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Old 9th December 2020, 11:38 PM   #53
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Originally Posted by angrysoba View Post
Chuck Yaeger would not have approved of the landing, but probably not too bad beyond that.

Could someone tell me what was going on with the engine that appeared loose? Was that by design or is that essentially the cause of the problem?

https://youtu.be/ap-BkkrRg-o?t=6601
Here is the reason, as I understand it.

At this stage of development, the methalox powered Raptor engines can only be throttled down to 40% of maximum thrust, but the test was designed to take the rocket to a specific height, pitch it over and let it fall back to earth. Rather than throttle back the engines, they decided to shut down first one, then two then three engines to slow down and eventually stop the ascent

If you watch closely, at about T+1:40, the whole three engines gimbal to the bottom right of the picture just before the first engine (top left) gimbals outwards as it shuts down. This is done in order to reduce the sideways thrust as the two remaining running engines gimbal sharply to the centre to maintain the correct attitude. Same thing happens again at T+3:12 when the second engine shuts down. You can see that both the shut down engine nozzles are gimballed well away from centre to give the running engine a full range of movement.

You can see that all three nozzles have gimballed back to centre by the time the landing burn happened at T+6:30 with all three engines lighting
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Old 10th December 2020, 01:25 AM   #54
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And FYI, here is Scott Manley on today's test, which includes an awesome view from the landing pad camera looking straight up at the rocket bellyflopping and flipping just before it crashes.

https://www.youtube.com/watch?v=egHxiX40eJY
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Old 10th December 2020, 01:42 AM   #55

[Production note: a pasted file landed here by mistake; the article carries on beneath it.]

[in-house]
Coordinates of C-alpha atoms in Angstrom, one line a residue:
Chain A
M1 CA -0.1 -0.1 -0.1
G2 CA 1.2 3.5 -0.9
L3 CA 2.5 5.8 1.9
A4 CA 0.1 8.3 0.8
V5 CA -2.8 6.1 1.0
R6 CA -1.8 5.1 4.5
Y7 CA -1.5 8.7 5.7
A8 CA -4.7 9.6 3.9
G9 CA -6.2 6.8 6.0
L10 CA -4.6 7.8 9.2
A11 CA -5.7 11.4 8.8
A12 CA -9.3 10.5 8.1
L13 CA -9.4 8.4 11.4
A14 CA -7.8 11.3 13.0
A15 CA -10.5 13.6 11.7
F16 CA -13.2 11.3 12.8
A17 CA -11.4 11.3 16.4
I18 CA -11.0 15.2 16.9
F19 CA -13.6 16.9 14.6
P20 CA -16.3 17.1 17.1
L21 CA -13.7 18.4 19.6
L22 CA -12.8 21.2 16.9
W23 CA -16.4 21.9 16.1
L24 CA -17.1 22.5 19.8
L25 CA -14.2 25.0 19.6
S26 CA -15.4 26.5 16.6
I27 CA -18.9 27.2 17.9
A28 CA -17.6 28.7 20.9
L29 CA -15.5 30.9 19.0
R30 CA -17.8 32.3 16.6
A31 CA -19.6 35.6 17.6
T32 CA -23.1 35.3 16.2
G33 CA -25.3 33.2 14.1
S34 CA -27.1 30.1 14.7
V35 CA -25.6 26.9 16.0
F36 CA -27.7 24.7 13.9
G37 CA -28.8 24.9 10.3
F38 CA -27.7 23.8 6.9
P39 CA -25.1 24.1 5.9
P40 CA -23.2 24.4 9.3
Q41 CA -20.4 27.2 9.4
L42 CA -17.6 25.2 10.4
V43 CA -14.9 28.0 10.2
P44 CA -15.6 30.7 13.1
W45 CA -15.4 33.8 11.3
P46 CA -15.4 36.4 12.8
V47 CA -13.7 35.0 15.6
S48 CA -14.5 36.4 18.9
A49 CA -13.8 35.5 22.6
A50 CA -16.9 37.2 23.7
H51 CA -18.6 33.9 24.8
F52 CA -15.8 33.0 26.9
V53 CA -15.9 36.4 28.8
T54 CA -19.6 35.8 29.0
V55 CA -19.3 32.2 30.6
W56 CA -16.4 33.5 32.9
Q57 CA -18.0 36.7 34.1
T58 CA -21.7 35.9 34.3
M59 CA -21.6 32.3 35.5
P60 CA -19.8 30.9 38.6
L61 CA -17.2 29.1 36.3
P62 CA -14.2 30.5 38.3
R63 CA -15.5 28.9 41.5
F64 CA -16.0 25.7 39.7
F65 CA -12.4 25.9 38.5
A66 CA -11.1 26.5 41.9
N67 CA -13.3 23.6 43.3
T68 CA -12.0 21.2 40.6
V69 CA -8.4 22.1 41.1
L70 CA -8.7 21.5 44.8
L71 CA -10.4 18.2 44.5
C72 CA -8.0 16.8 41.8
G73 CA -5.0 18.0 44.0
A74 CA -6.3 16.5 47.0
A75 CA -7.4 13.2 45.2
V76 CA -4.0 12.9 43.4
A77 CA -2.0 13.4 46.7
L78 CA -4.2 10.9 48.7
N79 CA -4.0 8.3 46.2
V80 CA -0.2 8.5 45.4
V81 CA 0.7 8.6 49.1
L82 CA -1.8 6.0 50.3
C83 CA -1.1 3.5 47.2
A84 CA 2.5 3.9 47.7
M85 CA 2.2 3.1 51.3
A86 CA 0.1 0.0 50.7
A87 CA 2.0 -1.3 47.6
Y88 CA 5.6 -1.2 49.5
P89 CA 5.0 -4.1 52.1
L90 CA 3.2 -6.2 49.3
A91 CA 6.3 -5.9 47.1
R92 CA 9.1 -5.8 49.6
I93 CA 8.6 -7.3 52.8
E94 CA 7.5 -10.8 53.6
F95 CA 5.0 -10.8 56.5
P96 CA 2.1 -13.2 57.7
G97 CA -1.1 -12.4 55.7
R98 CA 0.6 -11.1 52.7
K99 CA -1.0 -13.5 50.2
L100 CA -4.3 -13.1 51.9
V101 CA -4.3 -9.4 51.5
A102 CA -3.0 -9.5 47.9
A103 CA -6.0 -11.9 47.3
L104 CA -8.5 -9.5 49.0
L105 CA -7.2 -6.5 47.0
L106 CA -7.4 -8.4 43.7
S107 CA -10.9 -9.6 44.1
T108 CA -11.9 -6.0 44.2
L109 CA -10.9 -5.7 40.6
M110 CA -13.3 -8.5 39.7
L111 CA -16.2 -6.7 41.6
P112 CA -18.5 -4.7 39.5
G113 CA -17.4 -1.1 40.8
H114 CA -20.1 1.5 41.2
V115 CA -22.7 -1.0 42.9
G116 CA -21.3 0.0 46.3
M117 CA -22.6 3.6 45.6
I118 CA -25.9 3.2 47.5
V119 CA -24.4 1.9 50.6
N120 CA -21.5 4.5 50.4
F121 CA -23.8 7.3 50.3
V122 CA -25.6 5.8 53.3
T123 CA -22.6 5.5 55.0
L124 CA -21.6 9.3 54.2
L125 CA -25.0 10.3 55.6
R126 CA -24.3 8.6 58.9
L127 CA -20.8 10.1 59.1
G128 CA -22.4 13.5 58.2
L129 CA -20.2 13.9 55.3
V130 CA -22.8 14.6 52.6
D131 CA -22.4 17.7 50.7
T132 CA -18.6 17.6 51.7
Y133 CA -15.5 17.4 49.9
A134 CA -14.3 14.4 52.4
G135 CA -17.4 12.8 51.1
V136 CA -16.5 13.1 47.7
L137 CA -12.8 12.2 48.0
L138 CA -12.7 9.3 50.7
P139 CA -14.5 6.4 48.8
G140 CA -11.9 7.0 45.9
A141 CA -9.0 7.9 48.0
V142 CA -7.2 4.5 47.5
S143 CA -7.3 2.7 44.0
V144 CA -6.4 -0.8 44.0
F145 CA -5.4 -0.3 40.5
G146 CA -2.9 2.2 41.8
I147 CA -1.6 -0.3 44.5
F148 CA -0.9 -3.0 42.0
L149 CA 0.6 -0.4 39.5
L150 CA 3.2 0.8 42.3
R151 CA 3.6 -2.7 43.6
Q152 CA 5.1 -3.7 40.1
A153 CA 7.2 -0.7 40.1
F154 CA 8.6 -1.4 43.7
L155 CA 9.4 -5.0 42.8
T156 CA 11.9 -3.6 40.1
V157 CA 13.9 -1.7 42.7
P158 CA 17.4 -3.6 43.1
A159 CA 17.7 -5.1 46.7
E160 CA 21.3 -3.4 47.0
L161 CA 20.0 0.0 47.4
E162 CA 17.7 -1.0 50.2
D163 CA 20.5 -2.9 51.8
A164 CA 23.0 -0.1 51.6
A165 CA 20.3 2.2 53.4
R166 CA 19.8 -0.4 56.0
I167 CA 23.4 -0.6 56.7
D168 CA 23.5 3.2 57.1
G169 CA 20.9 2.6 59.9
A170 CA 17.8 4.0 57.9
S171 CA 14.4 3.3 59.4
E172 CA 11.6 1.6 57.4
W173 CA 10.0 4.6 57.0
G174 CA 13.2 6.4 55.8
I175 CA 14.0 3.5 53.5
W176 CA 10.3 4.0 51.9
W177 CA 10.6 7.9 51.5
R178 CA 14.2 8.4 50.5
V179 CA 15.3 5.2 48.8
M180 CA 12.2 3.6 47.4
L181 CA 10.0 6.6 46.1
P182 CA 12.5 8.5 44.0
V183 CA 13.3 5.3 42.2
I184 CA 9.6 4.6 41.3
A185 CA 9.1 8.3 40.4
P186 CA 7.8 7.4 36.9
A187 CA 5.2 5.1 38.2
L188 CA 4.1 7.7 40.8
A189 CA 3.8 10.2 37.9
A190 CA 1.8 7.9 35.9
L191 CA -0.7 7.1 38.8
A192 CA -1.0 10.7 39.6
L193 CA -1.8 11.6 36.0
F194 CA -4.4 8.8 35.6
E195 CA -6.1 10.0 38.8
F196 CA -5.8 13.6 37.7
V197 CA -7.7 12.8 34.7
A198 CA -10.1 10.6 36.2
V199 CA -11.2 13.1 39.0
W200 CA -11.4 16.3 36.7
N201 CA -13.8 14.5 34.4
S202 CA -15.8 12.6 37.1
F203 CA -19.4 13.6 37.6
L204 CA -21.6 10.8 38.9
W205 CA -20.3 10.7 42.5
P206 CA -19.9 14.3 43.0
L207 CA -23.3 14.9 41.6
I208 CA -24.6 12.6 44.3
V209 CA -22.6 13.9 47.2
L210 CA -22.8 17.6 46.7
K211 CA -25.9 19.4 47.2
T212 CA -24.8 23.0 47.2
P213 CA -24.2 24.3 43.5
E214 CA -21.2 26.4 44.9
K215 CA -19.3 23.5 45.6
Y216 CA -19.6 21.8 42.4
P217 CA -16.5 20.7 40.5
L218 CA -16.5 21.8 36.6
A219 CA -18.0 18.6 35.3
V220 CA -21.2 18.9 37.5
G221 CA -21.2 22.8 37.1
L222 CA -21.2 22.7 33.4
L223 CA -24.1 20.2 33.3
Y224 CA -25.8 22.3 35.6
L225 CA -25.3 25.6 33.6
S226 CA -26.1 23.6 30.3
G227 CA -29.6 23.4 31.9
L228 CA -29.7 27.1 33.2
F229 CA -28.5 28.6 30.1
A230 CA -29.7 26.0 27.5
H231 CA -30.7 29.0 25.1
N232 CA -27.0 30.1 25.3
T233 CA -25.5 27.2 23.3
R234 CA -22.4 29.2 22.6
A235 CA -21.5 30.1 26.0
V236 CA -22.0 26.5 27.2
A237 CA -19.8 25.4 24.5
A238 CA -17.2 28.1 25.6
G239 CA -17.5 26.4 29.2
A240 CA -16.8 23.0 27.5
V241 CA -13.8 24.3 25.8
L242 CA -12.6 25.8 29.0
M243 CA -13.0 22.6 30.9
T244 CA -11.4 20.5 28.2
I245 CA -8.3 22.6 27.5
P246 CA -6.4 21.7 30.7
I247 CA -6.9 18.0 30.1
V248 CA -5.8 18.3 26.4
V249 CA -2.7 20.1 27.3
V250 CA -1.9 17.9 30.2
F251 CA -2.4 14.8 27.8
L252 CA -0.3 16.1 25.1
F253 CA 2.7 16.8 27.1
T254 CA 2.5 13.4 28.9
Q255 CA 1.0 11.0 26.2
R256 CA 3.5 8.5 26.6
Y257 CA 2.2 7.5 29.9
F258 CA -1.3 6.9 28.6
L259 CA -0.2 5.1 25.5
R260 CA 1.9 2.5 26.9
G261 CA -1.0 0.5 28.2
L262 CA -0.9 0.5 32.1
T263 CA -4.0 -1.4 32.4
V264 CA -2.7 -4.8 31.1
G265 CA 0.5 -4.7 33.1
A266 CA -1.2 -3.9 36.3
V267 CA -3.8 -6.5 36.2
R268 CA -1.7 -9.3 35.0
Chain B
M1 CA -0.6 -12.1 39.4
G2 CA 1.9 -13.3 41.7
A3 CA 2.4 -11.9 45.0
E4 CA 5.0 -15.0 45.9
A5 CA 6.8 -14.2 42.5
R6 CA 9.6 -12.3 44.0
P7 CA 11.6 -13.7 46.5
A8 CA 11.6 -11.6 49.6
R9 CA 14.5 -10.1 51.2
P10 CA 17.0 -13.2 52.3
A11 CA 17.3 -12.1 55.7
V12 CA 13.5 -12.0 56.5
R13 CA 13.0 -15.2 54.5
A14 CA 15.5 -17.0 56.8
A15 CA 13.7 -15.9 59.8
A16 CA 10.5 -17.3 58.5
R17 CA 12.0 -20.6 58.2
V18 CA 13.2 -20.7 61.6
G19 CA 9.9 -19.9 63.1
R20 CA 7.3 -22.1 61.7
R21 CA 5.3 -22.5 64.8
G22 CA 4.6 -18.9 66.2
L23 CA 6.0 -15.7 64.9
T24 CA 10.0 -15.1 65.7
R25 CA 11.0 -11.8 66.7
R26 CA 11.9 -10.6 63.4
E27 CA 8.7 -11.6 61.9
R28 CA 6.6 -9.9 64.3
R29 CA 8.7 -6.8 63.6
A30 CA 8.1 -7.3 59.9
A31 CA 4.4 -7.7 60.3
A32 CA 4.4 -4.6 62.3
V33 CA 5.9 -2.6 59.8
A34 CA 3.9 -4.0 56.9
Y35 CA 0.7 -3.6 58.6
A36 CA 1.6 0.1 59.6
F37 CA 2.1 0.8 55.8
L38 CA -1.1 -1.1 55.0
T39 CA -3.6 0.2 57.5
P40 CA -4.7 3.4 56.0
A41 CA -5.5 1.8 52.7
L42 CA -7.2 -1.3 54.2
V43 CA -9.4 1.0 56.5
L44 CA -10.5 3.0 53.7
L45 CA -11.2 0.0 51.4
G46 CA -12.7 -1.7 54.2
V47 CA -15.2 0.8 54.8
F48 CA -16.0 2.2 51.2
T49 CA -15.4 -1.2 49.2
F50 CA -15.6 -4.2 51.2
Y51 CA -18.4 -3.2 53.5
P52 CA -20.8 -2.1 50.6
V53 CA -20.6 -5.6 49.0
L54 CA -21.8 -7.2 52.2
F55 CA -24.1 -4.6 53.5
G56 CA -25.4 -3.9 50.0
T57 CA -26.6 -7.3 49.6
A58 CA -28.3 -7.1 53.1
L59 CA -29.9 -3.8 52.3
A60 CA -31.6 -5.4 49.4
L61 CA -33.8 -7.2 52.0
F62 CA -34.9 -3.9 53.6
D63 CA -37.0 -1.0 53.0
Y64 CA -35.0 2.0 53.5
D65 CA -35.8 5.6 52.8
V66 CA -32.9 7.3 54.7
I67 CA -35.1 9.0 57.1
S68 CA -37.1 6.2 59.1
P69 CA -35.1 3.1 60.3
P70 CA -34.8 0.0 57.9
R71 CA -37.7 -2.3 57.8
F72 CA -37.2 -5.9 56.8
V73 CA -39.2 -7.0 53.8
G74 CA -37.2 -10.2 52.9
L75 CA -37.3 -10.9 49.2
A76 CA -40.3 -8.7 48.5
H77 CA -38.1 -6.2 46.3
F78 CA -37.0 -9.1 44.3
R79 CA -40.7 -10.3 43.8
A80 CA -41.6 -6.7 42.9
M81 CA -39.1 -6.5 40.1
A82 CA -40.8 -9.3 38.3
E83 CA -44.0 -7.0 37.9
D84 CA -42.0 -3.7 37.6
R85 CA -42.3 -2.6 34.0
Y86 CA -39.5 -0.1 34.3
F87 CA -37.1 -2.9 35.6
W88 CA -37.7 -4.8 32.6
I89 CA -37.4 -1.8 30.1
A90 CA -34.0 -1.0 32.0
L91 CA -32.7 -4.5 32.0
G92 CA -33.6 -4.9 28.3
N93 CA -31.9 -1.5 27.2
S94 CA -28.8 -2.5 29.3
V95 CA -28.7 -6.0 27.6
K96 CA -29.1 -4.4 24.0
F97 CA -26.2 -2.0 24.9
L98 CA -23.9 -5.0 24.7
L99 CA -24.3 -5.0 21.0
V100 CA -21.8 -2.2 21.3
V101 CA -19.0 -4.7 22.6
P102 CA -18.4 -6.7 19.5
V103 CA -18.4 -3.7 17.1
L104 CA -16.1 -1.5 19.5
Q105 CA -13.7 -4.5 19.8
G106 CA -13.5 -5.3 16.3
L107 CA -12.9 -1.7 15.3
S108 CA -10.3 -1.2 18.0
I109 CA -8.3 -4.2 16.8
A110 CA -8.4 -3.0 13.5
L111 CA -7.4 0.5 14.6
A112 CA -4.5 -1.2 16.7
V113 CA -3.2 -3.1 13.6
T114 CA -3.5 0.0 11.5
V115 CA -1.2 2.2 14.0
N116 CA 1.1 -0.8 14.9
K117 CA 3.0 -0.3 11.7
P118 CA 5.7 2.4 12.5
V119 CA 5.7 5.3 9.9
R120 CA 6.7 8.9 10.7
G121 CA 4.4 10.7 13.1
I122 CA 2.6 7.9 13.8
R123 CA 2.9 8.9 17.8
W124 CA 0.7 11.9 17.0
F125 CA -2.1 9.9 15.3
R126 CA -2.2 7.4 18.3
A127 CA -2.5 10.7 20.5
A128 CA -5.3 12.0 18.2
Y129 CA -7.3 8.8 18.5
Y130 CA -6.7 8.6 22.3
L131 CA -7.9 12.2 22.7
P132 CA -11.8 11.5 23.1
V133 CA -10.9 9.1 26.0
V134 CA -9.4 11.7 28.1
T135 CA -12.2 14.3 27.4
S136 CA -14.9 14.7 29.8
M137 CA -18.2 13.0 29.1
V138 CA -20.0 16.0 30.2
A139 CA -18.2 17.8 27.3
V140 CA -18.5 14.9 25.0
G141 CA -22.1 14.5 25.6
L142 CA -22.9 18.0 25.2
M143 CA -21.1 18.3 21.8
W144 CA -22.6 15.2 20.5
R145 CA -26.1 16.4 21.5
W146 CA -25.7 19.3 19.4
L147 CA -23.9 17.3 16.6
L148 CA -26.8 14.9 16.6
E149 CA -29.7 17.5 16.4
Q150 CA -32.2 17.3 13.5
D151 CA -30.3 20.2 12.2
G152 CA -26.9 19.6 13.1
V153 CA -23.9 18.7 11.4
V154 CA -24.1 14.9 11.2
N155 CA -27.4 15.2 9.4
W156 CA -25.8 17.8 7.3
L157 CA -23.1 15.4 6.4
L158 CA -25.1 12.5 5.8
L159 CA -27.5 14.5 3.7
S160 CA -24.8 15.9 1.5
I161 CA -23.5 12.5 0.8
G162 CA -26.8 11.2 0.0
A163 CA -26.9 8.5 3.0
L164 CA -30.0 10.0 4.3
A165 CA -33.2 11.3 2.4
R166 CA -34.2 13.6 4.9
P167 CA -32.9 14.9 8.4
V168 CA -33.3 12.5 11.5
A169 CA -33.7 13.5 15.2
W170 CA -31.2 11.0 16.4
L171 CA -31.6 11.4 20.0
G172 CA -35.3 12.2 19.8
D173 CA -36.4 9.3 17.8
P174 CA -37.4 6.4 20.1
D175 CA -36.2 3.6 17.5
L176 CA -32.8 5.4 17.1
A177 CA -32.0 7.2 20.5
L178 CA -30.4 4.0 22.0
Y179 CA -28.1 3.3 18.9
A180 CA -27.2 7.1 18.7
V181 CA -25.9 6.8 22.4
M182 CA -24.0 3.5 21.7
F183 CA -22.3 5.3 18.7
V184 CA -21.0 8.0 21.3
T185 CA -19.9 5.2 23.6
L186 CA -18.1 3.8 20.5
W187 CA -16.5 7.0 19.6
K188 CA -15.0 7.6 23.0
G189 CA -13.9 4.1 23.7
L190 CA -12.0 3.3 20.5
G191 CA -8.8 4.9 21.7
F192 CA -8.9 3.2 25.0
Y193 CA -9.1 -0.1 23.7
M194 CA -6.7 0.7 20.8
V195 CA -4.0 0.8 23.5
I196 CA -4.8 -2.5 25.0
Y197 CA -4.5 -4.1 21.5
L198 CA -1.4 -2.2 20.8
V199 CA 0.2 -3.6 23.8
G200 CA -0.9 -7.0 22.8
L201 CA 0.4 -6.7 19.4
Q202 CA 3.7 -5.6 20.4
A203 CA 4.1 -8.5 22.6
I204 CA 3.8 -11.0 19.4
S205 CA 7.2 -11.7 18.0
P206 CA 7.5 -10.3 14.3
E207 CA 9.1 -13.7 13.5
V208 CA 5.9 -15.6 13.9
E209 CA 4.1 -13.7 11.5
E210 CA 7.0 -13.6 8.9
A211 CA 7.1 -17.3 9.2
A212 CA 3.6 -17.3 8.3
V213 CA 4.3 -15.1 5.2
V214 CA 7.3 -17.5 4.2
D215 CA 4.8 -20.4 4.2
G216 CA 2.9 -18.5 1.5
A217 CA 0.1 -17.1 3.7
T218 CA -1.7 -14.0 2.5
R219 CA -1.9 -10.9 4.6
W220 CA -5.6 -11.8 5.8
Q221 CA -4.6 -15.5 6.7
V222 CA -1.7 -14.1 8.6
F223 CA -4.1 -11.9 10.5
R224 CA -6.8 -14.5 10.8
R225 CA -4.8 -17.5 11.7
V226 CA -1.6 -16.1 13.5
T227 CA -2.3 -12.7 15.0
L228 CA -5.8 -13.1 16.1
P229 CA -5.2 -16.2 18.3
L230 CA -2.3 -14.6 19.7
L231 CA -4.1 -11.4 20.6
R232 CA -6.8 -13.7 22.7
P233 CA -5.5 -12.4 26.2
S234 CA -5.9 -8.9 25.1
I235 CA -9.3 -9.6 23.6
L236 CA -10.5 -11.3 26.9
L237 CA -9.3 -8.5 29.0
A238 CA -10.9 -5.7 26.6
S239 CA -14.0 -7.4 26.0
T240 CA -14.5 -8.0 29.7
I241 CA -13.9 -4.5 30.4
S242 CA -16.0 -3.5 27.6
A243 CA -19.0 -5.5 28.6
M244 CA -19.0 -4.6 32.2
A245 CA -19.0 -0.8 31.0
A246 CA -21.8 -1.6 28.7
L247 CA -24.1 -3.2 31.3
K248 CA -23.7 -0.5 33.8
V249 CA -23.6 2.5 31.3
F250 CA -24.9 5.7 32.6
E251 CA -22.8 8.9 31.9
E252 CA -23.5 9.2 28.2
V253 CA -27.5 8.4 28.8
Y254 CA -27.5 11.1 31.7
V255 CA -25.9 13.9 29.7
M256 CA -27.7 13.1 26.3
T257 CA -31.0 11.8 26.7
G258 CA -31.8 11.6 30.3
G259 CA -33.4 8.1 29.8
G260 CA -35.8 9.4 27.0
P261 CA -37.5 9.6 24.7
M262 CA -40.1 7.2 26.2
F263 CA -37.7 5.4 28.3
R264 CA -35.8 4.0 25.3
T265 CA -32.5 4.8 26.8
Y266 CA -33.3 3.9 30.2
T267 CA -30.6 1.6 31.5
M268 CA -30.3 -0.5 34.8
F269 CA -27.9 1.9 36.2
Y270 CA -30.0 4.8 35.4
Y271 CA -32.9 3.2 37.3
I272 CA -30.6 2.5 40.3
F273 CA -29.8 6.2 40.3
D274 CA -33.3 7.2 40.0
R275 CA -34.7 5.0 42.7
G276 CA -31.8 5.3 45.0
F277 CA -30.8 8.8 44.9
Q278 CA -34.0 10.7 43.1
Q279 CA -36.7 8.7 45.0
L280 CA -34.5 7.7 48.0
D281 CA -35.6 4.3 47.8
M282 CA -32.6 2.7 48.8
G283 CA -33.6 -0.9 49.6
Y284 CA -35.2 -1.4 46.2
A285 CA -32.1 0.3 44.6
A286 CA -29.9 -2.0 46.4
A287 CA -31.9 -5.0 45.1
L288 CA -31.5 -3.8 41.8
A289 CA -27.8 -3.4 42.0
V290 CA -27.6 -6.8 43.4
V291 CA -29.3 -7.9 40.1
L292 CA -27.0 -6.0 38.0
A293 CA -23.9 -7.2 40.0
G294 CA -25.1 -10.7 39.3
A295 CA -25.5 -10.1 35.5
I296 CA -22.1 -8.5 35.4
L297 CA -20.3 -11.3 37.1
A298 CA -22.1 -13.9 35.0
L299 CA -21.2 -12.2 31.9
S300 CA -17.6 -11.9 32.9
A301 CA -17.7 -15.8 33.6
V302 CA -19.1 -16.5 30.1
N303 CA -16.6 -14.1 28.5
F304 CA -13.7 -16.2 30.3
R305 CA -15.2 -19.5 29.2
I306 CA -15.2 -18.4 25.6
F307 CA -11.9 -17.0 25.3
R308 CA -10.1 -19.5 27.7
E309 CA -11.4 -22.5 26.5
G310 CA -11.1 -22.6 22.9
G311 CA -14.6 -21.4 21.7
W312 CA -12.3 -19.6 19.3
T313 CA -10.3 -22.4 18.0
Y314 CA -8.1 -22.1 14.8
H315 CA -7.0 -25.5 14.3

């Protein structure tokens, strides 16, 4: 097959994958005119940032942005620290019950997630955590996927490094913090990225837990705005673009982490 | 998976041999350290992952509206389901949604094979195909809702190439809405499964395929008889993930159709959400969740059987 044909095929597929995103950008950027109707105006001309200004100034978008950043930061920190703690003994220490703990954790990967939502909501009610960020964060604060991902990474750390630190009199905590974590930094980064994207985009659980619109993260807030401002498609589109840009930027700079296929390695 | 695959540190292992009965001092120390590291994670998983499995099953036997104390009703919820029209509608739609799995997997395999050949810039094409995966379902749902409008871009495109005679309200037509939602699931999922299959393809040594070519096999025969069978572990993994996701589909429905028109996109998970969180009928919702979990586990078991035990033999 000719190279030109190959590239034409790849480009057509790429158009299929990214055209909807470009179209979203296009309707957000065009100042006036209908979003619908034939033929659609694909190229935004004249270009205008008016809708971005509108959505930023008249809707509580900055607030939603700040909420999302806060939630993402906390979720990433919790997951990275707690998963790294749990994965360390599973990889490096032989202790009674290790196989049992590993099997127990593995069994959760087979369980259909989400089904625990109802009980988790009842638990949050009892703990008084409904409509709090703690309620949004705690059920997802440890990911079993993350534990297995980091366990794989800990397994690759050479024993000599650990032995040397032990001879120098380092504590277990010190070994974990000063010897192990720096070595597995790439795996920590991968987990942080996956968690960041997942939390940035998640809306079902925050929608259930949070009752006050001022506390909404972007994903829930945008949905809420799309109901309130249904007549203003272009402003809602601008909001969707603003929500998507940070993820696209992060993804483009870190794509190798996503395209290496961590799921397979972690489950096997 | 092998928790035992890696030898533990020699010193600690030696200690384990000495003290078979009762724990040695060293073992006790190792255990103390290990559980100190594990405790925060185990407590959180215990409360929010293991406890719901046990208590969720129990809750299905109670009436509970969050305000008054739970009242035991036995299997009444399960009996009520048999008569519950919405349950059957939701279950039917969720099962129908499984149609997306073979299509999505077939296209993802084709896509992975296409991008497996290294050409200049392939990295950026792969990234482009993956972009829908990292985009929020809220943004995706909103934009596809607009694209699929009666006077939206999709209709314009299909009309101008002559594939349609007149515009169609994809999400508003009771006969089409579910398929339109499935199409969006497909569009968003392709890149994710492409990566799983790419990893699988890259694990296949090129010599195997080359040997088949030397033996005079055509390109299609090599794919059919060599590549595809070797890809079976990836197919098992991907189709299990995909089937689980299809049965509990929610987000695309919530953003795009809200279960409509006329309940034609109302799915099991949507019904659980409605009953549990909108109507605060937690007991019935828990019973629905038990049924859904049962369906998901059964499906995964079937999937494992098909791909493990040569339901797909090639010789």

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So they try, first time, get this to land on the landing pad, right in the middle of the Boca Chita site.
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Old 10th December 2020, 01:53 AM   #56
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Originally Posted by a_unique_person View Post
So they try, first time, get this to land on the landing pad, right in the middle of the Boca Chita site.
Err, no! The launch pad is about two miles ENE of the main site where the control rooms and rocket build centre is

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Last edited by smartcooky; 10th December 2020 at 02:02 AM.
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Old 10th December 2020, 04:14 AM   #57
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Originally Posted by smartcooky View Post
Here is the reason, as I understand it.

At this stage of development, the methalox powered Raptor engines can only be throttled down to 40% of maximum thrust, but the test was designed to take the rocket to a specific height, pitch it over and let it fall back to earth. Rather than throttle back the engines, they decided to shut down first one, then two then three engines to slow down and eventually stop the ascent

If you watch closely, at about T+1:40, the whole three engines gimbal to the bottom right of the picture just before the first engine (top left) gimbals outwards as it shuts down. This is done in order to reduce the sideways thrust as the two remaining running engines gimbal sharply to the centre to maintain the correct attitude. Same thing happens again at T+3:12 when the second engine shuts down. You can see that both the shut down engine nozzles are gimballed well away from centre to give the running engine a full range of movement.